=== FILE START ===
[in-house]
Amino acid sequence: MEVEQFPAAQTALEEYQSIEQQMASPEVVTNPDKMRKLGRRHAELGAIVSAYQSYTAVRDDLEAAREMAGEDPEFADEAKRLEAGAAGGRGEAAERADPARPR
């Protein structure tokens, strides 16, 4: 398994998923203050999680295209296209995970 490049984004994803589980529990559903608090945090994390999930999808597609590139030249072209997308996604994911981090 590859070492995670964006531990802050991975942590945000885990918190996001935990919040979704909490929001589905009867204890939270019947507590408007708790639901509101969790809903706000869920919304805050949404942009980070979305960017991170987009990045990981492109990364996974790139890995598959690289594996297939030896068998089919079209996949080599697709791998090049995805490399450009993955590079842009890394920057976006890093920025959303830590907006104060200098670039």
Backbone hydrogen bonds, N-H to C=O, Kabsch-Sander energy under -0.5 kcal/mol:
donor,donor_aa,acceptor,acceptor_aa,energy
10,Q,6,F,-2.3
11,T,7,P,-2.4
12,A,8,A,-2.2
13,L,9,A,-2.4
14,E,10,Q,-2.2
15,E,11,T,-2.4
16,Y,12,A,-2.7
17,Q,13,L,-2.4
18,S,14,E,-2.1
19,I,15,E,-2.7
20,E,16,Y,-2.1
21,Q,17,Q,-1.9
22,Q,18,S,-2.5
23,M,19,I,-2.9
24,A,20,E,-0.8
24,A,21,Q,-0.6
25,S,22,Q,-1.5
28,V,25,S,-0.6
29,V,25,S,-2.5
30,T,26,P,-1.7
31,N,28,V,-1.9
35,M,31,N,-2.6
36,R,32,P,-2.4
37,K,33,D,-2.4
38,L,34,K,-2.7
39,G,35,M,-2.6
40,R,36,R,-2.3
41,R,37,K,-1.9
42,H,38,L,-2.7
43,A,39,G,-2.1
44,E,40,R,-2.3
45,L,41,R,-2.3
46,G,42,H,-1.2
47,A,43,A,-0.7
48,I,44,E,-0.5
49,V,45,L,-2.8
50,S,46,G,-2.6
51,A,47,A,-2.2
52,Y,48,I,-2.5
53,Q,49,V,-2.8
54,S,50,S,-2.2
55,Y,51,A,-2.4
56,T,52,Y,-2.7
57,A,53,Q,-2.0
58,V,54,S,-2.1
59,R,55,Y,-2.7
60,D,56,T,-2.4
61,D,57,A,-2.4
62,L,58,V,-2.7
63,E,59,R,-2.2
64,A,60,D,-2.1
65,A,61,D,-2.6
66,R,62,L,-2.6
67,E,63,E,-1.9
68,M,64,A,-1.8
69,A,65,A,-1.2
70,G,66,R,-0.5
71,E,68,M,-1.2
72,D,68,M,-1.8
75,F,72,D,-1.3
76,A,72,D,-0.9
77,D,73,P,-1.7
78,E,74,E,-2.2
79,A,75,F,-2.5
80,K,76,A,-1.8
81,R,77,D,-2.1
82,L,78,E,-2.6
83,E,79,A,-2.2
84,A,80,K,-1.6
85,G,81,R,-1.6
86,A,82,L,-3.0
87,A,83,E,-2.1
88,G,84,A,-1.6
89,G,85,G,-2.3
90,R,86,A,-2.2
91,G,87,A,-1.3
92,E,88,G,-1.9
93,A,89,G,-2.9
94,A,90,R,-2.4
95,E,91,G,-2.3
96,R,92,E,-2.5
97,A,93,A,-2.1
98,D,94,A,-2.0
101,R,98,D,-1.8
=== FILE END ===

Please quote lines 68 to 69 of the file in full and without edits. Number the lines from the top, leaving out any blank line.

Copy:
78,E,74,E,-2.2
79,A,75,F,-2.5